Last updated 9 June 2020
Sharing Queen Victoria’s love for Scotland
Scotland’s Cairngorms National Park is the largest National Park in the United Kingdom. Inside its 4,528 km2 expanse are five of the six highest mountains in Scotland. The highest is Ben Macdhui (1,309 metres.)
On the 7th of October 1859, Queen Victoria at age forty hiked to the summit of Macdhui. She felt something, making the comment in reference to the climb.
“A sublime and solemn effect, so wild, so solitary, with no-one but our little party there.”
Some 159 years later, I find myself also hiking in Scotland. Unlike Queen Victoria, it wasn’t the Cairngorms, but the Isle of Skye (and I was a wee bit beyond the age of forty.)
There are always reasons. I was looking for a connection to the solitary, getting lost in the wild and ………
Somewhere in my arteries, runs a tinge of Scottish blood
My trip to Scotland in May 2018 was in memory of my father who passed away on April 12, 2017, three months shy of his 81st birthday. My dad had a reputation for telling a yarn to anyone prepared to listen. And he’d love to regale me with stories of my Scottish ancestors, (my great grandfather was ‘tinged’ with the tartan.) And he gathered plenty of yarns into a ‘book’ of sorts. He laboured for many years on this family history project and compiled (more like crammed) into a manila folder with over 300 typed pages (using an old school typewriter.)
This extensive ‘unique’ version of his family history was given to each of his three children. Initially, he said the bright orange folder was to be given after his death (so no one could hound him if his research was to be questioned.) But he changed his mind on this, in case we had questions for him before he passed.
Unfortunately, because I was too pre-occupied with raising my boys and my ‘busy’ life – I never found time to read his much worked-on family history – until recently.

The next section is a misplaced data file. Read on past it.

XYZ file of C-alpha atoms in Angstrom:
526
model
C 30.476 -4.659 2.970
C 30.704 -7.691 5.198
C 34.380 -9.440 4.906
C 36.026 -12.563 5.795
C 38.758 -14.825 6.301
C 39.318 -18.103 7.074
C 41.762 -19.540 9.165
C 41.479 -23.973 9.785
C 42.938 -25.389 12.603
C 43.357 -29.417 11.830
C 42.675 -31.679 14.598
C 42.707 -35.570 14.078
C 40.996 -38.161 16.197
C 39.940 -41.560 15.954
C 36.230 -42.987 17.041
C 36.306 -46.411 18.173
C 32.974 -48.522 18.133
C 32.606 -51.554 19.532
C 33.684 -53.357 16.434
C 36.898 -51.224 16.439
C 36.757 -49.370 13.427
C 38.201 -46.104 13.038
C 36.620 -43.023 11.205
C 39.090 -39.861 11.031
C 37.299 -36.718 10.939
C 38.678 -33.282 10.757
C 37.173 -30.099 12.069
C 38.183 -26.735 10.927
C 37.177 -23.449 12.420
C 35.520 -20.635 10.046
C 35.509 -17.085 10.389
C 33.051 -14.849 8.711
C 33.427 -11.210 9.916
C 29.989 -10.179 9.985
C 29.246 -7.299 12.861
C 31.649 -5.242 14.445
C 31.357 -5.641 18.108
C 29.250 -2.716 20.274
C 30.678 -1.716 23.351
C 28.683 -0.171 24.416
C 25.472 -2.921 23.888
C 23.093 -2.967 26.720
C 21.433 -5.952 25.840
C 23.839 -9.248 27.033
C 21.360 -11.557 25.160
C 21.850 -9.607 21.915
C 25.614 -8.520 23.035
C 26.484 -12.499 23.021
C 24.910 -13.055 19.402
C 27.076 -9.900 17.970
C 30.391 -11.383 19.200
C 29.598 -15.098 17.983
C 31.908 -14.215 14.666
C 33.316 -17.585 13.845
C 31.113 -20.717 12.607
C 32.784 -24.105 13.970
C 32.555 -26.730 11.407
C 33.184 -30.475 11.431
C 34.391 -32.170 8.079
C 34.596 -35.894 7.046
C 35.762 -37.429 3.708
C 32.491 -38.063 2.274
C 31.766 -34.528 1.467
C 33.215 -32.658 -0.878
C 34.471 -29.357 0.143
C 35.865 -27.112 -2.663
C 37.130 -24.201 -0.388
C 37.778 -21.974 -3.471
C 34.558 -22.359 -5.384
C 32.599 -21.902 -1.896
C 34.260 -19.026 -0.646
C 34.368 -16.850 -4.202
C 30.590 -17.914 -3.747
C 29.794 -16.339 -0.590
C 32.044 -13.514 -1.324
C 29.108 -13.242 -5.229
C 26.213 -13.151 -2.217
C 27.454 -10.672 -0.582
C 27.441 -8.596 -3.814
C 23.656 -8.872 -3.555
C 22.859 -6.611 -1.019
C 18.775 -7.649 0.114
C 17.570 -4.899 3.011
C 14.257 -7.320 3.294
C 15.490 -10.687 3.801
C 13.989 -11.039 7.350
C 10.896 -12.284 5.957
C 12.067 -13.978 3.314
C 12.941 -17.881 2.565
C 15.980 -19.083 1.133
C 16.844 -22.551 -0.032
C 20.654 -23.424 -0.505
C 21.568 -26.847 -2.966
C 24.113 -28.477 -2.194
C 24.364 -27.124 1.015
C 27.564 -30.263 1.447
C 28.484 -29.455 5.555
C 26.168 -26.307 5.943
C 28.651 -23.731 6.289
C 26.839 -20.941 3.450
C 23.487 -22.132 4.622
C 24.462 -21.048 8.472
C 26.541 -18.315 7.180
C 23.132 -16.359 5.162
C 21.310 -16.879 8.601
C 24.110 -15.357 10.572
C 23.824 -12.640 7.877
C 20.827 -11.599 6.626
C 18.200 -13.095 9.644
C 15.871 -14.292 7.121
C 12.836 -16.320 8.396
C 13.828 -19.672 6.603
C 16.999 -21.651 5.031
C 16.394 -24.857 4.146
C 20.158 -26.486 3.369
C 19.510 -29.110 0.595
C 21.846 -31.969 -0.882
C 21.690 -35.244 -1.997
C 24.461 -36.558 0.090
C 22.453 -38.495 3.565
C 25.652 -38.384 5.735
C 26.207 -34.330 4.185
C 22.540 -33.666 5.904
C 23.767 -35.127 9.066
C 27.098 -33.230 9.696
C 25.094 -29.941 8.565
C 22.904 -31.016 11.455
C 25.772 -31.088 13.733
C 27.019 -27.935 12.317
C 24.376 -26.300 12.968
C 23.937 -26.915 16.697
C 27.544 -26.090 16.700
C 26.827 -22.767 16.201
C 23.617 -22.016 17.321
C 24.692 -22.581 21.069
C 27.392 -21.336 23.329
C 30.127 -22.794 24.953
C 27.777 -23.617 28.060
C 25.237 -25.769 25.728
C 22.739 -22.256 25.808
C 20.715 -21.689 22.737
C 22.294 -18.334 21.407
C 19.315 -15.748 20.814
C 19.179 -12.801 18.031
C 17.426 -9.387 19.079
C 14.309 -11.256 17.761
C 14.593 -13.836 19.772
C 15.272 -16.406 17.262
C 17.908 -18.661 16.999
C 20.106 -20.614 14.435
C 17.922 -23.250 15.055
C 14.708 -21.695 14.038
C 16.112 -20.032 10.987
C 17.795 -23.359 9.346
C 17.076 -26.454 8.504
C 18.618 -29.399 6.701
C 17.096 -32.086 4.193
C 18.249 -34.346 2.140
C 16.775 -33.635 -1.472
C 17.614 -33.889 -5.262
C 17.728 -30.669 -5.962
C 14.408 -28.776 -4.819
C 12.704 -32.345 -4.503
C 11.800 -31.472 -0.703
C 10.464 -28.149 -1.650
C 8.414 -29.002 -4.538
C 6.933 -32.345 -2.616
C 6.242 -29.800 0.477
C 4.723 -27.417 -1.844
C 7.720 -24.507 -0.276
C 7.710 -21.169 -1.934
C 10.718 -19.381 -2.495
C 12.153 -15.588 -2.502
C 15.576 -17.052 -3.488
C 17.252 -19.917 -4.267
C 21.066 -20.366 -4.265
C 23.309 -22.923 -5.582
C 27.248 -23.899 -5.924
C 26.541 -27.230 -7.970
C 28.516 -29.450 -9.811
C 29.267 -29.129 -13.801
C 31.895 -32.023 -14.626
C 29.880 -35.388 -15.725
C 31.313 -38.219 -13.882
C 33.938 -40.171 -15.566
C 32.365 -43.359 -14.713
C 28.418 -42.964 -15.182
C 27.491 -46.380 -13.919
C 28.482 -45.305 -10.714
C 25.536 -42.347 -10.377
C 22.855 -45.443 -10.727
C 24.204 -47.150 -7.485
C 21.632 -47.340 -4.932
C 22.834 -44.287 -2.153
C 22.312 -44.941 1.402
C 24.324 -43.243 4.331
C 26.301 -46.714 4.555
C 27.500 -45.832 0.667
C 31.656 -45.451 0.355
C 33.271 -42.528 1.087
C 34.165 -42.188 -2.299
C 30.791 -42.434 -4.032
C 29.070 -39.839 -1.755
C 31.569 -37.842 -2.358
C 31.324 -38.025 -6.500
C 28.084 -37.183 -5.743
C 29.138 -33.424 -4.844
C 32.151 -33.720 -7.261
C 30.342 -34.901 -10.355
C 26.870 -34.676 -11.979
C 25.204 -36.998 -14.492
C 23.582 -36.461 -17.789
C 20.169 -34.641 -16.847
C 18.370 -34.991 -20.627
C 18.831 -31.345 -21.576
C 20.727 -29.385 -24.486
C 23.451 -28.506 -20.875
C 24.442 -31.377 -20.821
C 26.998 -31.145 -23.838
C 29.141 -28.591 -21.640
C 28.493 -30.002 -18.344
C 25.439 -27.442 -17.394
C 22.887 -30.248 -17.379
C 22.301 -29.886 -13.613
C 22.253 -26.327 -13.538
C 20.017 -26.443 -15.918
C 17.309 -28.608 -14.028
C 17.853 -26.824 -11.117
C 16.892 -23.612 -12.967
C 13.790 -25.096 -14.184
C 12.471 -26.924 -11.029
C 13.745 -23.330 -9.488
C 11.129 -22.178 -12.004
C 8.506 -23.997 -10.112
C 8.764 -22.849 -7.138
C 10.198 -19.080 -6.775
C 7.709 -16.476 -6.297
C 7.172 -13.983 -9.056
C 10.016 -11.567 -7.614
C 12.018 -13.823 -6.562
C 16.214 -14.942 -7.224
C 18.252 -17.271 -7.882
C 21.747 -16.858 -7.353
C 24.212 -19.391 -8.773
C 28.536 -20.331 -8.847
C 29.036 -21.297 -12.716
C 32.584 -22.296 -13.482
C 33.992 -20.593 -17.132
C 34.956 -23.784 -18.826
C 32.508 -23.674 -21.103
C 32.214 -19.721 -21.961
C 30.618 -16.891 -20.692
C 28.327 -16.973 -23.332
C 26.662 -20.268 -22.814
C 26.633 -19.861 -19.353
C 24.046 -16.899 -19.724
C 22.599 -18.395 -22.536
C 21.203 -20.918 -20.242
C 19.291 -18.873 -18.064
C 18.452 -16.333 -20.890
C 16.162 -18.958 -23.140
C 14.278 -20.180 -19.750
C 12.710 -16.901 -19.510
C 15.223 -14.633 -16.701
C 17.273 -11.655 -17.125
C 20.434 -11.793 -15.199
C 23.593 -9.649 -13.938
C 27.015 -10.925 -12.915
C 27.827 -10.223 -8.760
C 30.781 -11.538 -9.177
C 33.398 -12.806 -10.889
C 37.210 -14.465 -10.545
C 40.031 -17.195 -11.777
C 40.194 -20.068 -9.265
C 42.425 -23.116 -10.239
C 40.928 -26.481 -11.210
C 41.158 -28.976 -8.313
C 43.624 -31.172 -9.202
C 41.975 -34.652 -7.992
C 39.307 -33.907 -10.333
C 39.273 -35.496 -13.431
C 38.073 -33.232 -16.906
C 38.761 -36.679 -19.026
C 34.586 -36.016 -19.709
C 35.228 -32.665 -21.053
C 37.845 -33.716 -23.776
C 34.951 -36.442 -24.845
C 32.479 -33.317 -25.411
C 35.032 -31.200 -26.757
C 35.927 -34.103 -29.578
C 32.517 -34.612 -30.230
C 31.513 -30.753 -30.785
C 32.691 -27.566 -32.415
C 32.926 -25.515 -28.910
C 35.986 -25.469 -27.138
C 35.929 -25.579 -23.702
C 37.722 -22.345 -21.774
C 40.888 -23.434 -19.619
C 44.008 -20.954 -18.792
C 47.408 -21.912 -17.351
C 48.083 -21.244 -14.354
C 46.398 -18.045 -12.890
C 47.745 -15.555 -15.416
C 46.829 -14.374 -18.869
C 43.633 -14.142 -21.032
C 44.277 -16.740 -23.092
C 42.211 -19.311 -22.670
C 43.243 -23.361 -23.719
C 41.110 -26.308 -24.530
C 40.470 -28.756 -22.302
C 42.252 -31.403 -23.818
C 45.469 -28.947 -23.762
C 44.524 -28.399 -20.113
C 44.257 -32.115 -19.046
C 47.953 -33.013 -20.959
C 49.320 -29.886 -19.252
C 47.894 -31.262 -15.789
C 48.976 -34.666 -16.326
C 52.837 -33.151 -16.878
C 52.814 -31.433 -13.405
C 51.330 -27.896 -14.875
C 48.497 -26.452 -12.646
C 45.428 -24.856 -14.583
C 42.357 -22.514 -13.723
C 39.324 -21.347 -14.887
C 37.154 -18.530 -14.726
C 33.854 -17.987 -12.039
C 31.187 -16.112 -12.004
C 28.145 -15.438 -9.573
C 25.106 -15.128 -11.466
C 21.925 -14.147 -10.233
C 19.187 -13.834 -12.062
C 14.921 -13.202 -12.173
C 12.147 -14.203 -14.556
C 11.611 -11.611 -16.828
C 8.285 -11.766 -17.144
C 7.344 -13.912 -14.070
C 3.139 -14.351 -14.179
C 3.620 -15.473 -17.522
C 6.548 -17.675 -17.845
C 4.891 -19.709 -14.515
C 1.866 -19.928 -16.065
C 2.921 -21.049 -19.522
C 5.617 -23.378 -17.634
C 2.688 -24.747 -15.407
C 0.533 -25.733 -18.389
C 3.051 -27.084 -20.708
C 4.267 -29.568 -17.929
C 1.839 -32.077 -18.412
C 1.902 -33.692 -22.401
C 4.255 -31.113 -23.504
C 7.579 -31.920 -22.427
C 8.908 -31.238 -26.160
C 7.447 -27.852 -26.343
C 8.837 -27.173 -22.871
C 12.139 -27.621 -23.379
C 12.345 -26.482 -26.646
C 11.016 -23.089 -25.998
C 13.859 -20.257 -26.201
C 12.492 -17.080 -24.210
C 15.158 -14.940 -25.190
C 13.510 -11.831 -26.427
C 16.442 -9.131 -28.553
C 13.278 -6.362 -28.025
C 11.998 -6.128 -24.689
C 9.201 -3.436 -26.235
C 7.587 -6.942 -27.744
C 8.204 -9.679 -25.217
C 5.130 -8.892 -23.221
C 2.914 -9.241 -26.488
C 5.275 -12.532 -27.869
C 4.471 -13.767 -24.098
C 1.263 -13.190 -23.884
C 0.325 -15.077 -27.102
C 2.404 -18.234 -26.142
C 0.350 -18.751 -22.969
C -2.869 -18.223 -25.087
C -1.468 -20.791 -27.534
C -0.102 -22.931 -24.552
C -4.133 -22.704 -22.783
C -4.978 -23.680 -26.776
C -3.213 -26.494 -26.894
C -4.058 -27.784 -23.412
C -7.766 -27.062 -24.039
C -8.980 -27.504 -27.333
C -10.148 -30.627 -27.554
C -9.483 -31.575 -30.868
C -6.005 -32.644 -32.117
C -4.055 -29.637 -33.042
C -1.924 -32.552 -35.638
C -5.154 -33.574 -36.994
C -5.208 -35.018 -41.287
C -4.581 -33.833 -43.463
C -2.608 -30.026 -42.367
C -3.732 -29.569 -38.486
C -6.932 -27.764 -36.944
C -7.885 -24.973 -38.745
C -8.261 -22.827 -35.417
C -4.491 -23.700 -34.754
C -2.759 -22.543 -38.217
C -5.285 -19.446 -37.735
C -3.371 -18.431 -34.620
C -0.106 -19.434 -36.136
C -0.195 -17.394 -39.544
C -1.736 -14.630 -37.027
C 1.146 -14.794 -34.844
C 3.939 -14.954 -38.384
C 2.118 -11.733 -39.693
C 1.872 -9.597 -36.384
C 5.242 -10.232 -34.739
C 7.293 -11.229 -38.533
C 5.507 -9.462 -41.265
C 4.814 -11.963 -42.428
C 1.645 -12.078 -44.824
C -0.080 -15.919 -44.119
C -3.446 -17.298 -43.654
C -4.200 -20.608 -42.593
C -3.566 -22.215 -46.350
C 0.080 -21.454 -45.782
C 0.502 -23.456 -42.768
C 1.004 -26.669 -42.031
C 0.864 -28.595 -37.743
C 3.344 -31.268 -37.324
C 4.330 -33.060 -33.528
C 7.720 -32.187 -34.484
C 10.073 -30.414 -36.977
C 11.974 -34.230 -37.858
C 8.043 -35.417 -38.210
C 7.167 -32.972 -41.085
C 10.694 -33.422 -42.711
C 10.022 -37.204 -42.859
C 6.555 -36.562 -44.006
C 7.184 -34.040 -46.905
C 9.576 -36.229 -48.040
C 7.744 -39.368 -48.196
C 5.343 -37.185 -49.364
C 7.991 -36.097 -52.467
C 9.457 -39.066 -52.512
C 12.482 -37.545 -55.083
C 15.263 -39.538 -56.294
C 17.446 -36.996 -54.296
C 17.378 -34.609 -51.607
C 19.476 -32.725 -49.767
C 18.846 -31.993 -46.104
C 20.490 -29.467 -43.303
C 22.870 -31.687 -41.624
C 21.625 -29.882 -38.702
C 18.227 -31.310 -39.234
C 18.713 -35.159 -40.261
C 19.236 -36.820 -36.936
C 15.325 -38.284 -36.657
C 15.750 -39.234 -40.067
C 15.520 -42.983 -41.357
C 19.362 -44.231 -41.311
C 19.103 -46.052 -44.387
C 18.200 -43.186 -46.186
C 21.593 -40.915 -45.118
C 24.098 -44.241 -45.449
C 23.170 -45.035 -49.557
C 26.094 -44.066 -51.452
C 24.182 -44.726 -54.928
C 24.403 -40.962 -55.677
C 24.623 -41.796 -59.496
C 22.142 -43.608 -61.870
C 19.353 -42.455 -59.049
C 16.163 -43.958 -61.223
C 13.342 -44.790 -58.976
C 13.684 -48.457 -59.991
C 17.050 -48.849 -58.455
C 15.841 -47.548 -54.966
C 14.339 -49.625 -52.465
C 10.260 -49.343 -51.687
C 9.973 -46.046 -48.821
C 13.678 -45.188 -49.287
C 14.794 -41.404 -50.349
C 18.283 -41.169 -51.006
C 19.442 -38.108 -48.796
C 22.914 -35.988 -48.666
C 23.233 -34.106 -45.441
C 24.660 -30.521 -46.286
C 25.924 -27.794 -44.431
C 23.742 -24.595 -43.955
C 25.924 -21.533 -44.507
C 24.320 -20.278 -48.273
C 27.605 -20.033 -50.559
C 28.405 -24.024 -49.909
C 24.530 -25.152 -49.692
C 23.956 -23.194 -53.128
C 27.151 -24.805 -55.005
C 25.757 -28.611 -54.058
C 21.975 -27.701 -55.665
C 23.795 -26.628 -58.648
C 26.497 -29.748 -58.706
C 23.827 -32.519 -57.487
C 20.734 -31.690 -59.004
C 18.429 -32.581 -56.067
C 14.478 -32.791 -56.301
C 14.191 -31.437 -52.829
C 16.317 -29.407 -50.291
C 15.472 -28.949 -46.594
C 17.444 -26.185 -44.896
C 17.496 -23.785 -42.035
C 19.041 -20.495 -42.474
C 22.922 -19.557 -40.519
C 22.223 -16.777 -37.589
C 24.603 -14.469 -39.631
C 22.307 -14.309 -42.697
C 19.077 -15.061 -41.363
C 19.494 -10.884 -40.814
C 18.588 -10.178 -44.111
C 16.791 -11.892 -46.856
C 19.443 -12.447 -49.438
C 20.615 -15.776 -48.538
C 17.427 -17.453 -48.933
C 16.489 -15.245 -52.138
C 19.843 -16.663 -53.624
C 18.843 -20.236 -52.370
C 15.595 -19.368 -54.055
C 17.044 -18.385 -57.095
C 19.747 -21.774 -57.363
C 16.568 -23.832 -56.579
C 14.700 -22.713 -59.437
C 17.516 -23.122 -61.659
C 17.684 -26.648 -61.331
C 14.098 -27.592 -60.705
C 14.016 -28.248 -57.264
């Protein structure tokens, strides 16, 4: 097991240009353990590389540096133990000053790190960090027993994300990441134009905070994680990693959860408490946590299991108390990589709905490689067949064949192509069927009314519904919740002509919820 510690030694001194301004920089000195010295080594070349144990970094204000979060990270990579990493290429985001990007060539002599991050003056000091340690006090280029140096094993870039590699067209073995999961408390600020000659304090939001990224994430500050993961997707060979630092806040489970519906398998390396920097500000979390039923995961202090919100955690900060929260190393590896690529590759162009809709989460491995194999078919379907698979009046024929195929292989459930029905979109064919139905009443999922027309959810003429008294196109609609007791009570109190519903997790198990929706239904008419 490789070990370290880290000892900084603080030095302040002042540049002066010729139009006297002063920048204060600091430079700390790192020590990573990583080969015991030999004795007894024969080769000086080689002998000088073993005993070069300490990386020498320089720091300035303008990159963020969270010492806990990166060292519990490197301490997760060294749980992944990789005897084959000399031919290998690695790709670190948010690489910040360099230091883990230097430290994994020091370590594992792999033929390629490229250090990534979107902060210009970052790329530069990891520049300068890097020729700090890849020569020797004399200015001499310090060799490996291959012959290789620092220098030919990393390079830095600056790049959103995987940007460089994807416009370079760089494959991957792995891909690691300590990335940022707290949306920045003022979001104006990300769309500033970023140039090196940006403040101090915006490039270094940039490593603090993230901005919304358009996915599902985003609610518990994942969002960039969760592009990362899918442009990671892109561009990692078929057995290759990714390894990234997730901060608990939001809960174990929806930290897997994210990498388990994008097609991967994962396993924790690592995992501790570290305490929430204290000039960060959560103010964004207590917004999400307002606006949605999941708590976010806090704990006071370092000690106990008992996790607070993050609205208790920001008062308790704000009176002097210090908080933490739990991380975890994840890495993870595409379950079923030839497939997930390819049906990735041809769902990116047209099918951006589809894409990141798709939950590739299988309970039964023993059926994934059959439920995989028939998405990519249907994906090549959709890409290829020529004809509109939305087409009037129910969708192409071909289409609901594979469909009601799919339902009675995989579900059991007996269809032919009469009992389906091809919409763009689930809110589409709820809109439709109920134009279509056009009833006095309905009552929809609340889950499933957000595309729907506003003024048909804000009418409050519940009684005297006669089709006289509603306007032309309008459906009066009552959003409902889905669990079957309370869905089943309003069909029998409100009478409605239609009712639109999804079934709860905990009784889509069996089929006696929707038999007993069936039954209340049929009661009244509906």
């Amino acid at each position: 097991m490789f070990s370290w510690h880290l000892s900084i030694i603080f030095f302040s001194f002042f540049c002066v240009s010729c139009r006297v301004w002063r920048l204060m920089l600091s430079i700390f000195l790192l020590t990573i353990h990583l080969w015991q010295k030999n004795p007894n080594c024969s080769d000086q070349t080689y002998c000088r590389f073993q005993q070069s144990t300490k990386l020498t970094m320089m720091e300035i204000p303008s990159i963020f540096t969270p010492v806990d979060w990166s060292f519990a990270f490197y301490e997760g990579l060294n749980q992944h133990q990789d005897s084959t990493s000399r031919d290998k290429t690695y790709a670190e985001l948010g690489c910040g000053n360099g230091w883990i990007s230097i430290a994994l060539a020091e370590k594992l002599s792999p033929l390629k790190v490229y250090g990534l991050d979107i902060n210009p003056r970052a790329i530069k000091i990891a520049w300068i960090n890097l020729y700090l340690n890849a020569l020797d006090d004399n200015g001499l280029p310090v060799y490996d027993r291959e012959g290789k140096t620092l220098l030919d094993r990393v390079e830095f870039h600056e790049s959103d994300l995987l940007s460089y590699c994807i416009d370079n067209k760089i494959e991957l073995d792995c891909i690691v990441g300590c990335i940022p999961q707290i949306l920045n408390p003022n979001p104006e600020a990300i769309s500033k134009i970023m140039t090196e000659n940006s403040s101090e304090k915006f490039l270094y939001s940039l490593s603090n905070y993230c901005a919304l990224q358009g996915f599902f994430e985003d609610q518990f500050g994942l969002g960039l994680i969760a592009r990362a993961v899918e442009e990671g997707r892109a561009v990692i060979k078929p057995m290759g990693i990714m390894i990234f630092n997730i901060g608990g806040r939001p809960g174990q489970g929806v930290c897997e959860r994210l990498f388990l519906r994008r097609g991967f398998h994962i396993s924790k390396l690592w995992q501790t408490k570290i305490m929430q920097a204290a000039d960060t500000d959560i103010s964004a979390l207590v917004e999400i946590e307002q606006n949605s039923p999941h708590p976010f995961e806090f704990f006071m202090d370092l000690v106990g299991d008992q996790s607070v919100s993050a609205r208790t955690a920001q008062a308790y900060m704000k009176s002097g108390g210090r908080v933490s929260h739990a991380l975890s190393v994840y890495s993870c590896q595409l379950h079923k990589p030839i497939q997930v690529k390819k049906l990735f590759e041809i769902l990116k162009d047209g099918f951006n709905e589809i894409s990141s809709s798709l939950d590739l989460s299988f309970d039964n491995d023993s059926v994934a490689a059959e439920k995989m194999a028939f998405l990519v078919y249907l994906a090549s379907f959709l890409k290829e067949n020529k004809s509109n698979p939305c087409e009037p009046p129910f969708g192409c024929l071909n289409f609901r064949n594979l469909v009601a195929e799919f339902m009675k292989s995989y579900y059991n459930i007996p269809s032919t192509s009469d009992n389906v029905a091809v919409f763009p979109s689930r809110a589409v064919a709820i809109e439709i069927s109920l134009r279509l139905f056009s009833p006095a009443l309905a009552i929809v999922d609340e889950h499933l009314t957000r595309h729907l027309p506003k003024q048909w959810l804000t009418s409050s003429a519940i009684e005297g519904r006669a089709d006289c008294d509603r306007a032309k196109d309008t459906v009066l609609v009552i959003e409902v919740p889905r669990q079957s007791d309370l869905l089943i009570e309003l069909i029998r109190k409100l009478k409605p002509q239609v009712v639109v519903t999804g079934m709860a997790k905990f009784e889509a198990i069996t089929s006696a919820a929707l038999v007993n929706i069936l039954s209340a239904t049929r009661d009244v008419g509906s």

The Johnston history according to my father
My father says our Scottish ancestors (Johnstones) were a powerful clan in Scotland’s western border country. Feuds were common and dad writes of many barbarous acts and vicious battles between clans, including the Battle of Dryfe Sands. This battle took place on December 6th, 1593 near Lockerbie between rival clans Maxwell and Johnstone. After that battle, it appears the Johnstones were forced to leave Scotland for Ireland. But like many displaced Scotts, they filtered back. And the ensuing stories make for an enlightening read.
As anyone interested in history knows, stories are subject to interpretation. With the passing of centuries, there are usually questions around the accuracy of sources.
I know over time my father embellished his version of family history, no doubt assisted with a few drams of whisky. He had a fondness for McCallums blended Scotch Whisky.
“Don’t buy me any of that expensive rubbish,” he’d constantly admonish me. “The cheap stuff is just fine.”
As a lover of stories and history, his passing had me yearning for Scotland.
In May 2018 I returned.
Following my 2018 travels, I wrote a story about hiking the Isle of Skye. I’ve included an excerpt below.
As one of Scotland’s top three tourist destinations behind Edinburgh and Loch Ness, Skye features regularly in articles as a must-see location. An unfortunate consequence is the excessive number of tourists descending upon Skye during peak season (June through August.) Because I was keen to avoid the tourist crowds (and the annoying midges that appear around mid-May) I signed up as a solo traveler on a seven-day walking tour with Wilderness Scotland for the end of April 2018. Chosen for their low group numbers (capped at eight) and their range of walking destinations, this trip was their first hiking tour of the season.
And let’s not forget the weather at that time of the year: range indications suggest it should be around a pleasant 7.6°C – 10.6°C.
I flew to London in late April. I finally met in person a writer colleague (we’d met ‘online’ through the Australian Writer’s Centre) who decided she’d join me on the Skye hike. After reacquainting myself with the capital of England, including doing this fabulous foodie tour around the East End and returning to my old stomping ground of Wimbledon, I caught a train from London’s Euston station to Glasgow. A few fun days exploring this cultural hub before Amy arrived late on Friday night for the start of our Wildnerness Scotland tour the following day. After a very early wake-up call (the sound of the hotel’s smoke alarm saw confused guests evacuate in PJ’s out in the car park around 5 am) we caught a train to Inverness to meet our new crew.
Skye – I sense your impending magic.
To read part one of the full hiking story with descriptions of each day’s hikes Skip Scotland’s whisky trail and head for the hills